Class-action lawyers might be the business equivalent of ambulance chasers. Maybe someone will start a website and start running billboards and wrapping buses in advertisements: “Stock price got you down? Call 411Class and get a free referral to an attorney.”
During my three-decade tenure in business journalism in South Florida, I’ve seen tons of class-action suits get filed. As an investor, I’ve also received plenty of mail inviting me to fill out long, complicated forms so I, too, can be part of a settlement. Sorry, I don’t have hours to spend filling out the forms.
After hearing banker Alan Levan and attorney Eugene Stearns talk about their experiences with a class-action lawsuit, I’ve become even more skeptical.
I’ve followed Levan’s career almost since arriving in South Florida in 1984. He has survived a lot of economic ups and downs and has been a long-time community benefactor. I was a condominium association president in the early 1990s when a lot of the savings and loans failed in South Florida and the value of our condo units were cut in half. Levan managed to sail on.
Class-action lawyers went after Levan when BankAtlantic’s stock price dipped as the housing market tanked in 2007. In retrospect, Levan did a pretty good job of disclosure and also should get a gold star for avoiding a government handout or bailout. The class-action lawyers ultimately failed.
There is reason to wonder if the Securities and Exchange Commission would have gone after Levan and BankAtlantic if he had written a check to settle the class-action issue. In the SEC case, he easily could have accepted being barred from directing a public company for a couple of years since he and his partner, Jack Abdo, had a controlling stake in BankAtlantic Bancorp. Indeed, Levan’s son, Jarett, did an admirable job of running the company when Levan temporarily was barred from being CEO during the SEC litigation. (Maybe the SEC did get a few ounces of flesh.)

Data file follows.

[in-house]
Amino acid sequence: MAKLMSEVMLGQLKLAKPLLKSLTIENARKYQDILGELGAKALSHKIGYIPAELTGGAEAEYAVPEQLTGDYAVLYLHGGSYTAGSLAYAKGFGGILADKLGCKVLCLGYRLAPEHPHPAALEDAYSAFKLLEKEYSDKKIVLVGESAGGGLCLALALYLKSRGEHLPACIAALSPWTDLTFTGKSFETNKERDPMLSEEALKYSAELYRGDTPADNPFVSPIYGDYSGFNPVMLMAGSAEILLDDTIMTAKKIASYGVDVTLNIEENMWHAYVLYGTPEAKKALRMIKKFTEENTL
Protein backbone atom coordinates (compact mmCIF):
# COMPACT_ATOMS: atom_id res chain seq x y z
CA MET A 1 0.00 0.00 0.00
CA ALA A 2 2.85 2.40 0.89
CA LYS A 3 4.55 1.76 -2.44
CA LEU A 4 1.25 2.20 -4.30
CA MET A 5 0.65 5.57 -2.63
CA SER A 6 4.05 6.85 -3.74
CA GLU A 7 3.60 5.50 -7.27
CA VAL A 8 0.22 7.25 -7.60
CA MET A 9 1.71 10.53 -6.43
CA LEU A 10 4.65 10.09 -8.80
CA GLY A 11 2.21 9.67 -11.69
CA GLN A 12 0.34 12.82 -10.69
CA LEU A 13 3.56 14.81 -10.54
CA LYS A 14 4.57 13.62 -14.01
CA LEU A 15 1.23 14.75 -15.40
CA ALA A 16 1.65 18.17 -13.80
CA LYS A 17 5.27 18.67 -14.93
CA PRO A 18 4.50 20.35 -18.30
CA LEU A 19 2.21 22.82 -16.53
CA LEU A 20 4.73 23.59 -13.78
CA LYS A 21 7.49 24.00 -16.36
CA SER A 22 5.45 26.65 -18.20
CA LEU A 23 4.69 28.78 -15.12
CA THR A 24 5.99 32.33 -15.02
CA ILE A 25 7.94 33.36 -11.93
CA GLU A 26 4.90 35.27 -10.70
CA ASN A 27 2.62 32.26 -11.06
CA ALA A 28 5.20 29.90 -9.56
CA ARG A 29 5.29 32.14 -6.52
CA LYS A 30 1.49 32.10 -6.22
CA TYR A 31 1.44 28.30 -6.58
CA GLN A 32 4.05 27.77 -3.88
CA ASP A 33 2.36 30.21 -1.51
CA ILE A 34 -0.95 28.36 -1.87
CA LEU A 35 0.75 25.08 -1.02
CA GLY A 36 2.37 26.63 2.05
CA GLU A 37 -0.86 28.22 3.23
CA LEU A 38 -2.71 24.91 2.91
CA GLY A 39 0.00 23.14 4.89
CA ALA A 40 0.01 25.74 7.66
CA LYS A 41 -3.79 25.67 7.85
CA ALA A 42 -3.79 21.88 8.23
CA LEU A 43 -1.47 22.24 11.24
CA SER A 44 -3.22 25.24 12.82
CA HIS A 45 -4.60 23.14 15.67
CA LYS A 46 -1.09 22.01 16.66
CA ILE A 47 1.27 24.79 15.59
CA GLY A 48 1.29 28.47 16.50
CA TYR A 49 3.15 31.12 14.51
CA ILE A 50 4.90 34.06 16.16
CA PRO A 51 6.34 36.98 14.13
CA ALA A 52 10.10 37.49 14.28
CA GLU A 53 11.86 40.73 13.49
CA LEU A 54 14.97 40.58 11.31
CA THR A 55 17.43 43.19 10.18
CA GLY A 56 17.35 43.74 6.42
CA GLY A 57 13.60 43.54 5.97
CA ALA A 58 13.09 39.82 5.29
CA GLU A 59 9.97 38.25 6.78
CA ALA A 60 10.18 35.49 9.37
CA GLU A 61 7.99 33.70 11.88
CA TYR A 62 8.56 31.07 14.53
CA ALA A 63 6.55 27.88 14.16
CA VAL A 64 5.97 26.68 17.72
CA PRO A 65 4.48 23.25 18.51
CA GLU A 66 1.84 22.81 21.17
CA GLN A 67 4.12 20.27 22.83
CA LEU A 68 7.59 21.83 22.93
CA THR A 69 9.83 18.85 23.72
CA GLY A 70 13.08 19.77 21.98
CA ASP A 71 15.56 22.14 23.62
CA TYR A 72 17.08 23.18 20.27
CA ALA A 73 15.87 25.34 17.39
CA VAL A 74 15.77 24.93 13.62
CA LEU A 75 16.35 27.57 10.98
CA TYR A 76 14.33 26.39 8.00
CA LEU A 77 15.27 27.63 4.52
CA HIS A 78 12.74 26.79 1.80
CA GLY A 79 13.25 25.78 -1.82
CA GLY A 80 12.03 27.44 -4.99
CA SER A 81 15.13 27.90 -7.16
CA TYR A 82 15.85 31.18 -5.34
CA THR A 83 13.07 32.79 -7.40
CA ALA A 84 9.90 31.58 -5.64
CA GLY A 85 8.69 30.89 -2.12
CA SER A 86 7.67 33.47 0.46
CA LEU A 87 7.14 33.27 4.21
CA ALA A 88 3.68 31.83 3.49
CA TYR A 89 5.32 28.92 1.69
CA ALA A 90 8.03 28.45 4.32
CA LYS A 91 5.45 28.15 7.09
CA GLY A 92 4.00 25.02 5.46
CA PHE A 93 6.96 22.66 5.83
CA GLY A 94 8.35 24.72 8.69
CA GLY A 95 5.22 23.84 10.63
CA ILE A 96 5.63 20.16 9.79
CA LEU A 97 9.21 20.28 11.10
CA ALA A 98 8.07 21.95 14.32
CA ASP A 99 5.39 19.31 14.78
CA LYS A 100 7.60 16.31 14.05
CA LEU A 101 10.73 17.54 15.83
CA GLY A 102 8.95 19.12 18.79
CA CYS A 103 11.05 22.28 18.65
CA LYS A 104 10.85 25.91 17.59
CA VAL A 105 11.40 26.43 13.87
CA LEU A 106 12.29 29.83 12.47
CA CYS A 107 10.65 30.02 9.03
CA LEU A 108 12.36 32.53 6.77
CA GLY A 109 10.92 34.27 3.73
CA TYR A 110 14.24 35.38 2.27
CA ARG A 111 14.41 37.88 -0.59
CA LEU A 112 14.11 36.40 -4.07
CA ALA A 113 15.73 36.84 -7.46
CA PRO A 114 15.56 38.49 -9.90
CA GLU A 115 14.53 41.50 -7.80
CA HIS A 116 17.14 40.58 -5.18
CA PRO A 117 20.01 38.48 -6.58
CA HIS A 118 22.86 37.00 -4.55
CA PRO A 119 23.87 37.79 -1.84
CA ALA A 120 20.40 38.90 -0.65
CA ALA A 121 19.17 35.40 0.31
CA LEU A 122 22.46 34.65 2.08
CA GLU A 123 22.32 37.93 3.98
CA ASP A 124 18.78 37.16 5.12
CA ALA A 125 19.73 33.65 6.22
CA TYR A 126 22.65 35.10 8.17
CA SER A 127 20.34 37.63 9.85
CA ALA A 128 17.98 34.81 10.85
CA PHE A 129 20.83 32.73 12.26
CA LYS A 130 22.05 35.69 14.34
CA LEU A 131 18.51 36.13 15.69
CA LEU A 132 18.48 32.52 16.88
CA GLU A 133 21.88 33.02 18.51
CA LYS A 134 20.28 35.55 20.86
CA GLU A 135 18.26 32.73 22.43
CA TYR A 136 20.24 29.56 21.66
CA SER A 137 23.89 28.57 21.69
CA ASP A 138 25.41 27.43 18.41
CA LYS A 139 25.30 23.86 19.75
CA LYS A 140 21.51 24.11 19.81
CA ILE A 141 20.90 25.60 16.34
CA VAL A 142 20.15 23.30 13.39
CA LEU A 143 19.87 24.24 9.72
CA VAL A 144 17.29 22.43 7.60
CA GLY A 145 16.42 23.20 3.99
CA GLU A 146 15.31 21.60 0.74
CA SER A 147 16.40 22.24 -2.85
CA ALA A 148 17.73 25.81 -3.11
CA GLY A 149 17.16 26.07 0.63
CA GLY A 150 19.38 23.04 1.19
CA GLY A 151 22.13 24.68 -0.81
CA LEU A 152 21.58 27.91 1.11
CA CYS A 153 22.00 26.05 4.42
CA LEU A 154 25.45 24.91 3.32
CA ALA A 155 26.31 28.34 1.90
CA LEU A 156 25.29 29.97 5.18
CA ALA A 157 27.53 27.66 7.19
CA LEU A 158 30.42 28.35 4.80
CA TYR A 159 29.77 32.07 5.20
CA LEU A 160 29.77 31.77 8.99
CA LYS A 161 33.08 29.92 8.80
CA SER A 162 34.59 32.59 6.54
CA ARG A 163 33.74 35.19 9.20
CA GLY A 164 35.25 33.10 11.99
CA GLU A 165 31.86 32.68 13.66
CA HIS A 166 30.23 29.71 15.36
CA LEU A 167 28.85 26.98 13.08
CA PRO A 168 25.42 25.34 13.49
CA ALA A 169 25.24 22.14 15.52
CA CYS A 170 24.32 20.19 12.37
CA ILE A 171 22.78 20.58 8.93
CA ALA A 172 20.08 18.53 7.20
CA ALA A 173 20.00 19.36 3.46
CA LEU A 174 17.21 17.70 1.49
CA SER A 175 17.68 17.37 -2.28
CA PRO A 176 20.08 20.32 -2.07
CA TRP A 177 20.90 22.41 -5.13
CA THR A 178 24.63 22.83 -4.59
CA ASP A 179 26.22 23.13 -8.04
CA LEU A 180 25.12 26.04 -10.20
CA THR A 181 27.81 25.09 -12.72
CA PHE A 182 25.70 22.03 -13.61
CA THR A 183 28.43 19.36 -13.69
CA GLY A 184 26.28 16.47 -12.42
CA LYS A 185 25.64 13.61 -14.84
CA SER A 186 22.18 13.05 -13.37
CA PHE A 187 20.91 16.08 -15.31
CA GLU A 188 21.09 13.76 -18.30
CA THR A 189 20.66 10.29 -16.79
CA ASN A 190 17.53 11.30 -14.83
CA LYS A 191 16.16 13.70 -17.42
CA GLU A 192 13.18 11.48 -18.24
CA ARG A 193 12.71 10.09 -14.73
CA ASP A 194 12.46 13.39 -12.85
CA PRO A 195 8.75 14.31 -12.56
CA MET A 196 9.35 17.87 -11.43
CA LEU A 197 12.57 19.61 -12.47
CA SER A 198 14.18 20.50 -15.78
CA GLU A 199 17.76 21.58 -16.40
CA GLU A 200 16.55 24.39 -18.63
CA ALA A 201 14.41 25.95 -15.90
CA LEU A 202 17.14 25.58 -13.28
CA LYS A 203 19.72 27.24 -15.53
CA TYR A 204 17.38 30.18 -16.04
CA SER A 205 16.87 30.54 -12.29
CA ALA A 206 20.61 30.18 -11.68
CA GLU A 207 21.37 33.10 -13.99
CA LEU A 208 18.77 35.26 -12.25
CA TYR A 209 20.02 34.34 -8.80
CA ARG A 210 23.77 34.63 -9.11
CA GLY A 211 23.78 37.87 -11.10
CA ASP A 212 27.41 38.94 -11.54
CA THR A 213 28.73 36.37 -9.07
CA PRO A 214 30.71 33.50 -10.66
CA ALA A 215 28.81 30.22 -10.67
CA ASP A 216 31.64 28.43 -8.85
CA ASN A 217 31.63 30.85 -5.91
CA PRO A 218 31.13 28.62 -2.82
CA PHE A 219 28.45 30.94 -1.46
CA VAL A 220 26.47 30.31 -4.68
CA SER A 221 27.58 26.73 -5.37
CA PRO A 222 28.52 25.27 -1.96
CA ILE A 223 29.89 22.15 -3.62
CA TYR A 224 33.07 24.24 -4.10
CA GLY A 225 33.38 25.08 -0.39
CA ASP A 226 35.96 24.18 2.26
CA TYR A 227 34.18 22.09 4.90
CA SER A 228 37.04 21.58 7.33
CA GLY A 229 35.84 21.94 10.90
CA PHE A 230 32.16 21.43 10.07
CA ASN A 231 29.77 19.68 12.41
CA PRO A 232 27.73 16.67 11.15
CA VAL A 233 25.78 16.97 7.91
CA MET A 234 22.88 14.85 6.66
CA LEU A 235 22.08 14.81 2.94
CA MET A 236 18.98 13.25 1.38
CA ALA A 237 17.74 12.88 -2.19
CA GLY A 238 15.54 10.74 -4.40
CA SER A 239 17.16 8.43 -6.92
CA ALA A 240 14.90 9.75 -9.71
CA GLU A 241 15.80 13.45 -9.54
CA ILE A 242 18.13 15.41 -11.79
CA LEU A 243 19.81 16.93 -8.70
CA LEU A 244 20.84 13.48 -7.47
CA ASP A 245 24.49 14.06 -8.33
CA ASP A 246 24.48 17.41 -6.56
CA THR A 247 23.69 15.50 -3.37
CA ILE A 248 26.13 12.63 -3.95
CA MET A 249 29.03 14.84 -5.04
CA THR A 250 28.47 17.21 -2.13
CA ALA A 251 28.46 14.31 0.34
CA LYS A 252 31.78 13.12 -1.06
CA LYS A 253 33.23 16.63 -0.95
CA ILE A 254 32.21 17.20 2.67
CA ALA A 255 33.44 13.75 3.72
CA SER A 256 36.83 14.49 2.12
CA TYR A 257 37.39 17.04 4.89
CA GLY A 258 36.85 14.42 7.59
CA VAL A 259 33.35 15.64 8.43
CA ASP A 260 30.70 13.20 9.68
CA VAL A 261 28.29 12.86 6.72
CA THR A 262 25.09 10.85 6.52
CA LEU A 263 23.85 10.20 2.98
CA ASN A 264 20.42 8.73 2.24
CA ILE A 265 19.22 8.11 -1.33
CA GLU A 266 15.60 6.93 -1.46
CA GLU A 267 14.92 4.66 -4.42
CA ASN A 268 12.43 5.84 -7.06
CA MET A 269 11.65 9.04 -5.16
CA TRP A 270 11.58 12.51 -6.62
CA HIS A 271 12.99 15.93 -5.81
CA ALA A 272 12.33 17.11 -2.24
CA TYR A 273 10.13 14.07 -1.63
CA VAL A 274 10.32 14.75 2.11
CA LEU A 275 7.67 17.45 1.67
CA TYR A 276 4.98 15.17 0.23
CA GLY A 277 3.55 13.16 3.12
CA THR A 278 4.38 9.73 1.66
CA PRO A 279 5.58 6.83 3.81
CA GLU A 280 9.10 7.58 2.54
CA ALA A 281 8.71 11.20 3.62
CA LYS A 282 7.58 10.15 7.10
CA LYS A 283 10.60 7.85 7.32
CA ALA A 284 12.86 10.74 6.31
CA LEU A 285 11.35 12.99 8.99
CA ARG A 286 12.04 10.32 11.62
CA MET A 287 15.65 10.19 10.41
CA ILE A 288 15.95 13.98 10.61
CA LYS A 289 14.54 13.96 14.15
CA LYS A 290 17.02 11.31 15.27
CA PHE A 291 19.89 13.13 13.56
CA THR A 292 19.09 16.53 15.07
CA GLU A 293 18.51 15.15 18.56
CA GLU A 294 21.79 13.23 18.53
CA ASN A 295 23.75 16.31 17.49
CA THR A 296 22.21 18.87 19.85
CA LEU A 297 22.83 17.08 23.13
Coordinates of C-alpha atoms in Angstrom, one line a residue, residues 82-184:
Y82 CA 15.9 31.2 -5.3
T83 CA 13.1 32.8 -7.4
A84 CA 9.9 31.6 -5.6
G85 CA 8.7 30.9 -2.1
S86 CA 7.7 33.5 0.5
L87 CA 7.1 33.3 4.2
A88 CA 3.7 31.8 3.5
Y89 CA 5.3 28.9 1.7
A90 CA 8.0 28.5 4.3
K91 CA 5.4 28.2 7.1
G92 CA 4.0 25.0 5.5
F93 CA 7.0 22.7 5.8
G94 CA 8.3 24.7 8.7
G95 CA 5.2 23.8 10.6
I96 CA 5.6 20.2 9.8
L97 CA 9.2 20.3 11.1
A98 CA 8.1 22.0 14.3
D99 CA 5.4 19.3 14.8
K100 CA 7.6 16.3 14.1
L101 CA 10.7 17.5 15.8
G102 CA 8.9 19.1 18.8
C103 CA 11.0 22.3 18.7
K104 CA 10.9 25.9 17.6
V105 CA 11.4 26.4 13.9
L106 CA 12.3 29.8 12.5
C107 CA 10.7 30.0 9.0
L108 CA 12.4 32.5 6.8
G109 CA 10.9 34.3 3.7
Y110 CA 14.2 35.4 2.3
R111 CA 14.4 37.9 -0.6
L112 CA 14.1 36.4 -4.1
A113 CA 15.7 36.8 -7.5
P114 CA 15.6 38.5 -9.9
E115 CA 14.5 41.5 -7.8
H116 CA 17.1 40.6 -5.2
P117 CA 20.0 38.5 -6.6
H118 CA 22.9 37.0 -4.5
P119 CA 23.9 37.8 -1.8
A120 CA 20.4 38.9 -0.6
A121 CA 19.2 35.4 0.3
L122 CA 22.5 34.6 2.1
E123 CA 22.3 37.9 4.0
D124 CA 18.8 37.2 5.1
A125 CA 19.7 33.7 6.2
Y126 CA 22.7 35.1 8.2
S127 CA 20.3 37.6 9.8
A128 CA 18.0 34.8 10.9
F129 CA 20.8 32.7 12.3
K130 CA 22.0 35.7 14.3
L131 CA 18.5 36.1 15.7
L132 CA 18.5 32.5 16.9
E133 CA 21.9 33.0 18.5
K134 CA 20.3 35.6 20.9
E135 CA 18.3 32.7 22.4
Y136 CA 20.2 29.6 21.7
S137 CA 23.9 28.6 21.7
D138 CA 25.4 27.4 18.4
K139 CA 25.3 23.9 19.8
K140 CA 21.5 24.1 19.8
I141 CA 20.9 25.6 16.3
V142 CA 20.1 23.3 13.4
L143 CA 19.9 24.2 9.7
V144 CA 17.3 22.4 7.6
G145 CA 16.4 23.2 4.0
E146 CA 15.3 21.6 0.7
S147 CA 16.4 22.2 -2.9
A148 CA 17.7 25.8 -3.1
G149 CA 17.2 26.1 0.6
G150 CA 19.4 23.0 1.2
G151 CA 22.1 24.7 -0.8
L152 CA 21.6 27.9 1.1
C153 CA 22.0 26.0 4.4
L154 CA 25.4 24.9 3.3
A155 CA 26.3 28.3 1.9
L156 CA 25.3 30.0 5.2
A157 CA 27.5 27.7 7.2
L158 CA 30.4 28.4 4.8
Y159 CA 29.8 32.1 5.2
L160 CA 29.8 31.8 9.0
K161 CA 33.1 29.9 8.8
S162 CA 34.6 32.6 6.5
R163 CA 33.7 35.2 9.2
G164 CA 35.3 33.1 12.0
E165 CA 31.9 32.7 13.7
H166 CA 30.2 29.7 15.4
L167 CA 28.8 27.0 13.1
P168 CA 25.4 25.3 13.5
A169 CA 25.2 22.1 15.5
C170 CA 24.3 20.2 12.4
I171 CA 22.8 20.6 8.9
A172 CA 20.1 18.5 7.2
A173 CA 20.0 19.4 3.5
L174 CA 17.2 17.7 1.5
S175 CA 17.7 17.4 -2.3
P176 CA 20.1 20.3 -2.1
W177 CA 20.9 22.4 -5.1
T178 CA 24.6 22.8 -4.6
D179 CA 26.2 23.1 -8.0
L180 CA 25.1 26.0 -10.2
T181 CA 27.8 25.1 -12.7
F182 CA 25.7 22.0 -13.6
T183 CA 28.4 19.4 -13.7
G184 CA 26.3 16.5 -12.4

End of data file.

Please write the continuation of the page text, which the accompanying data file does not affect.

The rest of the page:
In our cover story, Stearns outlines what appears to be a cozy relationship between the SEC and class-action lawyers. That’s troubling.
In any event, the SEC definitely met its match. Nine years and $20 million in lawyer bills later, Levan was cleared fully in May.
As for the class-action lawyers, they should note the Fairness in Class Action Litigation Act of 2017. It appears some members of Congress are worried that the biggest beneficiaries of class actions are lawyers, not the members of the class. What a surprise.
The Gunster law firm has 400 lawyers and staff members. An article in the June edition incorrectly said that was the number of attorneys.